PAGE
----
If I have a date written: Saturday 16 December is it correct ?

Or does the grammar oblige me to add the number suffix to 16 making 16th as in: Saturday 16th December ?


It is a matter of house style. Some publications will have the style explicitly set out in a standards document. For example, both the Guardian and Wikipedia standardise on not writing the number suffix in dates.

If you are writing for a magazine/etc. copy what other material in that organ does (or, trust subeditors to shape your words into their house style).

If you are in full control, pick a standard, and stick to it.

If you are writing dialogue, consider writing the exact words the person would say, in full -- so that the reader, or an actor, will say the words you had in mind.

The third of March


This is nothing to do with grammar but rather a matter of typography, and one on which practice varies. I prefer the unadorned date, 16 December, and I think that is what might now be generally found in the UK.

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    I would argue with the second part of that. In the UK, the suffix is generally used. It's the US that drops it more often, although it more likely would be ordered as December 16 there. – Julian Jan 4 '12 at 15:03
  • I spent my entire career in the British public service where the bare numeral was used. As the 'Cambridge Guide to English Usage' points out, the trend towards using the cardinal number rather than the ordinal number is worldwide. And, as slim has mentioned, The Guardian's style guide comes down against the use of suffixes. – Barrie England Jan 4 '12 at 16:06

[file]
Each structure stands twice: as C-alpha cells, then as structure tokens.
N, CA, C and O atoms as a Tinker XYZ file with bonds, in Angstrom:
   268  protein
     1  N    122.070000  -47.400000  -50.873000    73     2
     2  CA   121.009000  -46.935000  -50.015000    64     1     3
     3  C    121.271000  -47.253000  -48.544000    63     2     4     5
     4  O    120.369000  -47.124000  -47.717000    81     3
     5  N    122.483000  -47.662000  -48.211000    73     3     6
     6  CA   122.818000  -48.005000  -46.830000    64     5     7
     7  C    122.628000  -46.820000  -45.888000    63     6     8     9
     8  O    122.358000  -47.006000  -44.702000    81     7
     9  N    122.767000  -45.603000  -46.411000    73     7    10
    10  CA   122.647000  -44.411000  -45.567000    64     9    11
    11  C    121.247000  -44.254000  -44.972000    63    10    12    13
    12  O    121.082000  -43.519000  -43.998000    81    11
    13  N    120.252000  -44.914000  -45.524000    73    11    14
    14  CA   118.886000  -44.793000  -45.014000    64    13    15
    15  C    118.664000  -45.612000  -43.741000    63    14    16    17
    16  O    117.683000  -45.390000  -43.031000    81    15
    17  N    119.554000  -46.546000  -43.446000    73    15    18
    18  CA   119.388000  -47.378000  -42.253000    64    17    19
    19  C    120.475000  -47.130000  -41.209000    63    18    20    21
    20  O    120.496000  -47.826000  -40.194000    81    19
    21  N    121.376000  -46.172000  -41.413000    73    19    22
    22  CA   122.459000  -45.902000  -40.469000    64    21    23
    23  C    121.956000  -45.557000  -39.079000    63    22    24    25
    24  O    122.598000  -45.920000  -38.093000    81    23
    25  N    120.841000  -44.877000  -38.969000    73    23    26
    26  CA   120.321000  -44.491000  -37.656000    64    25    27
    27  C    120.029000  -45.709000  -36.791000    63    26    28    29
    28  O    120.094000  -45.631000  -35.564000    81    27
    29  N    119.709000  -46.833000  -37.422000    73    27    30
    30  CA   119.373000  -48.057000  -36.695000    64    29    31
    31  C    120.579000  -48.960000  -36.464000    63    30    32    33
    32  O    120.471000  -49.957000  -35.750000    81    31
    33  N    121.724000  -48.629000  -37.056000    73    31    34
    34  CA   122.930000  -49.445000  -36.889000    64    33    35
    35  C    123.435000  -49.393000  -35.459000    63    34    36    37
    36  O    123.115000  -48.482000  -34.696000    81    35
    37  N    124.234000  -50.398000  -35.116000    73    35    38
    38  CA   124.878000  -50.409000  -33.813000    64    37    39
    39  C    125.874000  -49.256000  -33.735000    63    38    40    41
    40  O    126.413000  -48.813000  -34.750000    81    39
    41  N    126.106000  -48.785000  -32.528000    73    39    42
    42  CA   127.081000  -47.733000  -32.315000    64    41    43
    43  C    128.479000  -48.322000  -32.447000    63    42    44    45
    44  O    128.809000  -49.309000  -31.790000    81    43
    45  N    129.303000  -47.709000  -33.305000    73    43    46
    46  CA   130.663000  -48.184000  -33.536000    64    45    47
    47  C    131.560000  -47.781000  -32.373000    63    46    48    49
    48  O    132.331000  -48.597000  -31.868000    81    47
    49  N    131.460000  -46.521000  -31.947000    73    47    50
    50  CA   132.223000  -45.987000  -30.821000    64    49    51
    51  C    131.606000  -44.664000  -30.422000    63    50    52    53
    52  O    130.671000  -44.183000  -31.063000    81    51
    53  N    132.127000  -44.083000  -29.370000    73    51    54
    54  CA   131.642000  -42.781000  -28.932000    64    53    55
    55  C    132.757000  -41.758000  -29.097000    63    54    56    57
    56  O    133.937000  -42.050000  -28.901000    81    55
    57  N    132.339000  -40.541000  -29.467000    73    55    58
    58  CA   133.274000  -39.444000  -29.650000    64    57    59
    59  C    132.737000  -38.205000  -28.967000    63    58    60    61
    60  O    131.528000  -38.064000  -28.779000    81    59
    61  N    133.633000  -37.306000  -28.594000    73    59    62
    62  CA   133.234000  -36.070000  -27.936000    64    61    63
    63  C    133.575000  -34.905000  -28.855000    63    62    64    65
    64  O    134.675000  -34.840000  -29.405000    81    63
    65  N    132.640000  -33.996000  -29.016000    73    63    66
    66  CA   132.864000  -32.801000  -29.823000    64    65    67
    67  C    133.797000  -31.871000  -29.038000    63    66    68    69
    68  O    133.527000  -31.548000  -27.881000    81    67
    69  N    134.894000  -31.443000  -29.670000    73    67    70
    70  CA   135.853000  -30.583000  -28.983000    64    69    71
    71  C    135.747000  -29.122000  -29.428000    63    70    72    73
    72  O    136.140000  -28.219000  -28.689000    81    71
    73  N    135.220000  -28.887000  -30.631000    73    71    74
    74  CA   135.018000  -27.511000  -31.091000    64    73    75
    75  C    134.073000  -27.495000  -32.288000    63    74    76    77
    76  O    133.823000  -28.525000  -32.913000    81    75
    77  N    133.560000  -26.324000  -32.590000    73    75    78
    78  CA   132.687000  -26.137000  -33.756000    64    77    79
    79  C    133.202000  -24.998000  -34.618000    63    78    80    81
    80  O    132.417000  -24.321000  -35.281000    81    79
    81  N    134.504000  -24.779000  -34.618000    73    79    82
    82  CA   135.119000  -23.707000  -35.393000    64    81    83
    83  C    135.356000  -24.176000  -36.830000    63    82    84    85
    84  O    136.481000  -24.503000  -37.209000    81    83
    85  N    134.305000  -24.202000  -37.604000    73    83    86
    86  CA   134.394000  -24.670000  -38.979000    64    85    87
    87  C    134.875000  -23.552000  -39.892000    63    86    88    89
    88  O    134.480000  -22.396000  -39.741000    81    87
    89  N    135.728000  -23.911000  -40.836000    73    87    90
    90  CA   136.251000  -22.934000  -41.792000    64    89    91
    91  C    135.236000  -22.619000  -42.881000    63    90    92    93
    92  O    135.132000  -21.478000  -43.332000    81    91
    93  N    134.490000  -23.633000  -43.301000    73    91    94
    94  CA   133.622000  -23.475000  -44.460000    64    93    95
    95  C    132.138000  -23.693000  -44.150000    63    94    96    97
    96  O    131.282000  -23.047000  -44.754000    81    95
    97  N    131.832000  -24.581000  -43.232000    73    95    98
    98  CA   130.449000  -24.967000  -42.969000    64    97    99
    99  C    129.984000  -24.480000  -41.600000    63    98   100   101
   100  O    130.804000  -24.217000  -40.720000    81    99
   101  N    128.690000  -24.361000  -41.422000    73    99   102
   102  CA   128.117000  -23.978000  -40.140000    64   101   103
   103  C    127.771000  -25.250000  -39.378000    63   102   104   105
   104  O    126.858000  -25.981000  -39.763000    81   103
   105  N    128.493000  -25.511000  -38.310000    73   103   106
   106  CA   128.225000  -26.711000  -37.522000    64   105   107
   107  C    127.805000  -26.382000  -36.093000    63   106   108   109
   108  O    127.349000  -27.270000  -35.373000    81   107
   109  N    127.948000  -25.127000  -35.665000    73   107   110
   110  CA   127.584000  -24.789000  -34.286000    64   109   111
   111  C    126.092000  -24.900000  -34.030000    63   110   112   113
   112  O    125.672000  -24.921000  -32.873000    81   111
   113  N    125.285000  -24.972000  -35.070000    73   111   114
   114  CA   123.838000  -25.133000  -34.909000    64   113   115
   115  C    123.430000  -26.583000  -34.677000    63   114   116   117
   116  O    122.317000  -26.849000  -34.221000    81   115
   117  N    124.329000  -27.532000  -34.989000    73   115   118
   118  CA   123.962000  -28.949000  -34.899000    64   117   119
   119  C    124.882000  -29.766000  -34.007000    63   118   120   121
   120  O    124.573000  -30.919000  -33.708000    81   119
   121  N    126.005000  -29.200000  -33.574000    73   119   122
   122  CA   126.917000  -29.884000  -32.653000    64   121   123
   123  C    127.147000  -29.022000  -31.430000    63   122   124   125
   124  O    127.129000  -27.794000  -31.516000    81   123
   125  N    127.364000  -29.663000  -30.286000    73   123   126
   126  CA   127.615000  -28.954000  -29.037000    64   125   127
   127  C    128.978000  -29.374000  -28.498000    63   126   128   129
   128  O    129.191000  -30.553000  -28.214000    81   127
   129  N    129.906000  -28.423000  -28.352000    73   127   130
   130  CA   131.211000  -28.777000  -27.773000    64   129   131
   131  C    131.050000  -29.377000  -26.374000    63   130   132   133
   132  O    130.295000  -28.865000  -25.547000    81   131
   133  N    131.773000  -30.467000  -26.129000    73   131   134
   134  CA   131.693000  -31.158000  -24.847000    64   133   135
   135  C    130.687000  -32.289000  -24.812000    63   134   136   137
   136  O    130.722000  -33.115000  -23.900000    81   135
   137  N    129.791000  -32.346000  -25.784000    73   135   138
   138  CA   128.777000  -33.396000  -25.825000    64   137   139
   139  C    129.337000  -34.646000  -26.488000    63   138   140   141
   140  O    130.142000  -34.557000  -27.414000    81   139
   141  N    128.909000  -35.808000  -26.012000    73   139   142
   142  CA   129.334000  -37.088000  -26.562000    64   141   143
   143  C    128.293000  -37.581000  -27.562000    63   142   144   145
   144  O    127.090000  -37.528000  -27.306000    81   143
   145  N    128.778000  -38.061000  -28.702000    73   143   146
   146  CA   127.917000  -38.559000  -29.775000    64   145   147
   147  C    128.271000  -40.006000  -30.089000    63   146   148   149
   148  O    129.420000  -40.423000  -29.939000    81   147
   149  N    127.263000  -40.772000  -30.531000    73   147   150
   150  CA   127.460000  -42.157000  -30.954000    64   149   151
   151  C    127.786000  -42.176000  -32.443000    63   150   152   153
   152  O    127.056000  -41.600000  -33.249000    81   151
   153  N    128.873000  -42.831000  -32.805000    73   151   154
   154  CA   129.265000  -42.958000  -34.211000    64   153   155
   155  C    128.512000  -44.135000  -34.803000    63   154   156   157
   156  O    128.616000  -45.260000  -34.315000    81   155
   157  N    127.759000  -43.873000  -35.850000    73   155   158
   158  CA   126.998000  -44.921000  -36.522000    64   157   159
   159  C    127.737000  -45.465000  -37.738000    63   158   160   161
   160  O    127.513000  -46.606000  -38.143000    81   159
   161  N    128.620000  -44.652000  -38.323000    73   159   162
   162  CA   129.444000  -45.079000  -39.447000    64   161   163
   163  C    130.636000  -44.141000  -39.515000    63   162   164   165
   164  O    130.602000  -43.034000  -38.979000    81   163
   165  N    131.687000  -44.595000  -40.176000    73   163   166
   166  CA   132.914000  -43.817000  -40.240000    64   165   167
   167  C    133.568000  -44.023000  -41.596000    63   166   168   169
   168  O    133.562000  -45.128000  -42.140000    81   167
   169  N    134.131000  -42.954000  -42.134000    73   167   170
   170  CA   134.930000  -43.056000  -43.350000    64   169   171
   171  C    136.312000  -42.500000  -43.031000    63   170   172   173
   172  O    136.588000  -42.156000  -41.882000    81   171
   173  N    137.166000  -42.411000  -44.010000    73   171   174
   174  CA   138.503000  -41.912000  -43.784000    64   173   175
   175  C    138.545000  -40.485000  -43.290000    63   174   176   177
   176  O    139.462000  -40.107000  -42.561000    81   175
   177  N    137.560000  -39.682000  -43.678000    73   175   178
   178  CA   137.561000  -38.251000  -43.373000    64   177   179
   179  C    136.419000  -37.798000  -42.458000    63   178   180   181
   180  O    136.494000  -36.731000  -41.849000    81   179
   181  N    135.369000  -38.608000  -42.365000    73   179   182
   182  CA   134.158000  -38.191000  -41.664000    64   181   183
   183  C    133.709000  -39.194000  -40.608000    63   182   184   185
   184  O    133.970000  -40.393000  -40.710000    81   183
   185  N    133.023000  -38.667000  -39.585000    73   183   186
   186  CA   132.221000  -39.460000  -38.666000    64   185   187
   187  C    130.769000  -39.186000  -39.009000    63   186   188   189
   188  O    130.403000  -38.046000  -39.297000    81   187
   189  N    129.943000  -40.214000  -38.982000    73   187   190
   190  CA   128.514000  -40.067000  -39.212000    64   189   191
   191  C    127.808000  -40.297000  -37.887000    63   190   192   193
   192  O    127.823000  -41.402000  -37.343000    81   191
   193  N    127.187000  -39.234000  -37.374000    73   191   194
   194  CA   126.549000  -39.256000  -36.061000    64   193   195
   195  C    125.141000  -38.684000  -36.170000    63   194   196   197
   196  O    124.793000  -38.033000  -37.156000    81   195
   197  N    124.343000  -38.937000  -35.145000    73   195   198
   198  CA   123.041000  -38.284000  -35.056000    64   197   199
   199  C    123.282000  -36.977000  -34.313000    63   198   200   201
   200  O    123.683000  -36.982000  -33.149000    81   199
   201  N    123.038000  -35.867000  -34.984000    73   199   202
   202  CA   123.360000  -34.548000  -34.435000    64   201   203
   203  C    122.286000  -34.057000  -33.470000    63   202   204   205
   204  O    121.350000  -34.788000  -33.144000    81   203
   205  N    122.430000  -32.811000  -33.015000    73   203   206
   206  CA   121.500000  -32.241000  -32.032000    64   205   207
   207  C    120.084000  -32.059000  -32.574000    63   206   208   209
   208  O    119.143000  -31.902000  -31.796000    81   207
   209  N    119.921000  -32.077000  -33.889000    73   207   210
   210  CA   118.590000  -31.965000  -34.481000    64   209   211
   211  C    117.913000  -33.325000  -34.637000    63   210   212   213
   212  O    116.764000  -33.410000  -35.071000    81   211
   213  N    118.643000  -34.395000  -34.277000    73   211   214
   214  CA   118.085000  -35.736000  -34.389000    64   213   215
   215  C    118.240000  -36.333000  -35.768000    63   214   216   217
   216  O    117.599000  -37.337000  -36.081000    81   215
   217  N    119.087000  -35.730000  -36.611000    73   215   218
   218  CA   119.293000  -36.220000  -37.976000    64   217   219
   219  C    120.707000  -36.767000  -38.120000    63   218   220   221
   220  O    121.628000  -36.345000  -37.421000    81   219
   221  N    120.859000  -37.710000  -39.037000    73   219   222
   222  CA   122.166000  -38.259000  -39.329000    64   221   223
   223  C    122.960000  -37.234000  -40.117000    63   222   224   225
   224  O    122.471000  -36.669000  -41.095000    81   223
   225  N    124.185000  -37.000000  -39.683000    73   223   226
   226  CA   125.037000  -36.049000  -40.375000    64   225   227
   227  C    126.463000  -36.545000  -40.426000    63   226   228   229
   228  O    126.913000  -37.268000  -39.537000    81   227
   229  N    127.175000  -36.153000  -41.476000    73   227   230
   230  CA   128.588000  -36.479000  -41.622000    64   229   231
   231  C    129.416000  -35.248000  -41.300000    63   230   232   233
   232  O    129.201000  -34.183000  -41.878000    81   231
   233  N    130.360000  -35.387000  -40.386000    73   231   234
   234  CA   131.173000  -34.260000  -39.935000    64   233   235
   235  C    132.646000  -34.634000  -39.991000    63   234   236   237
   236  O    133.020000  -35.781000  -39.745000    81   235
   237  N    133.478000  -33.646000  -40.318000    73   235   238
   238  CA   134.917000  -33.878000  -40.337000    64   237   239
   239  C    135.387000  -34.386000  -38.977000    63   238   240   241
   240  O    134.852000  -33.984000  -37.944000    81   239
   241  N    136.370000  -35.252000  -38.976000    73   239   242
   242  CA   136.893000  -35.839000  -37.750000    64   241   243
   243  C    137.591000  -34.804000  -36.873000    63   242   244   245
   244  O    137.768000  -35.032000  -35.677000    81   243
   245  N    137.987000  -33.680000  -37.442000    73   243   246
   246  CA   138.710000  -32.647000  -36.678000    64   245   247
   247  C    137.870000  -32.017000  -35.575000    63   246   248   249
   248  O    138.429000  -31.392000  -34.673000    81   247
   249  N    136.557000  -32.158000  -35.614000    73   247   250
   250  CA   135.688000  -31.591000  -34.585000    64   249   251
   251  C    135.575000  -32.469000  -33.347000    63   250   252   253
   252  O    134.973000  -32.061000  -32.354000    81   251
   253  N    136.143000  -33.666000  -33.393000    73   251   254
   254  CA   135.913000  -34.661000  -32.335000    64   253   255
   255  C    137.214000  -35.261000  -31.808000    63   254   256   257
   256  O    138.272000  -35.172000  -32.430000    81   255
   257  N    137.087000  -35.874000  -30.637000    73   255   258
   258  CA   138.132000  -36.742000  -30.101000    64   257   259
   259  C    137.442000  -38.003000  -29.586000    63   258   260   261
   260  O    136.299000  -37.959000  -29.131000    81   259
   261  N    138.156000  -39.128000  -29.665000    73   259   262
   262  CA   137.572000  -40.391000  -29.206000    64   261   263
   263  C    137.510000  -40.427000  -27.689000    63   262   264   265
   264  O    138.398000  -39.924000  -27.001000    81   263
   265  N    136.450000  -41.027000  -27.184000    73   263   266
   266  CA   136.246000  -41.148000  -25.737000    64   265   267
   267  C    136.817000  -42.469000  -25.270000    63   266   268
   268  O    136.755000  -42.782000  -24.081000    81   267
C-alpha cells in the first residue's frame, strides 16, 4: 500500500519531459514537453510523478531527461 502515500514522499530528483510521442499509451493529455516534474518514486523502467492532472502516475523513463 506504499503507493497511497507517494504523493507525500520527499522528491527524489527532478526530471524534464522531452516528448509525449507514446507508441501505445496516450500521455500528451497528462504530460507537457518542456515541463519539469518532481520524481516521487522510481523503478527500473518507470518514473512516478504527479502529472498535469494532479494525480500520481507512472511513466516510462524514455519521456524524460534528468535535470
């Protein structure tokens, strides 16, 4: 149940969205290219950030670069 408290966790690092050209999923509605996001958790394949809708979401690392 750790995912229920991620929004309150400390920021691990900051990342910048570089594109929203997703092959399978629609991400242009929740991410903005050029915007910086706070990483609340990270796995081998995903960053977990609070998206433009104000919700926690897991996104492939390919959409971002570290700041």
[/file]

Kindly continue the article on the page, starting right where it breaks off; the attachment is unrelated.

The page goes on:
• Further to Barrie's comment. See theguardian.com/guardian-observer-style-guide-d under the 'date' section for the Guardian's date style guide. – rdjs Jun 29 '18 at 10:55

About a decade ago, I read a news of reporting a lot youths in U. K. made mistakes of writing 1th 2th and 3th as suffixes of dates which were embarrassing the Education Department. As to avoid such happenings in future, the educators suggested to omit the suffixes which was accepted by related department and later not only dates but also the abbreviations of Mr, Dr and Ms are with no full stop

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    With a citation to a source for this story, you would at least have an urban legend with a cited source. Without one, you just have a recollection in service to an urban legend. A further difficulty here is that your response doesn't directly address the poster's question of whether it is correct to omit the number suffix on dates. Please consider amending your answer to deal with these shortcomings. – Sven Yargs Aug 9 '15 at 6:12
  • I wonder if this has happened before? Victorian children omitting 1st [day of] September, etc. Would that make 1st September wrong? – Edwin Ashworth Aug 10 '15 at 23:29

Adding the suffix is the right way to write dates its always 3rd March or 2nd December .

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    I think its how one has always used it and it also depends on the usage of it in your region. I have never used dates without suffixes. So for me with suffix is the right one. – Apoorva Jan 4 '12 at 12:21
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    I don't think this question asks about what you use. – svick Jan 4 '12 at 13:22
  • Always is a very long time. I was taught 15th of May but May 15. – choster Jan 4 '12 at 20:12
  • what i use meaning what i have been taught in my school, because of which i use it. – Apoorva Jan 5 '12 at 4:13

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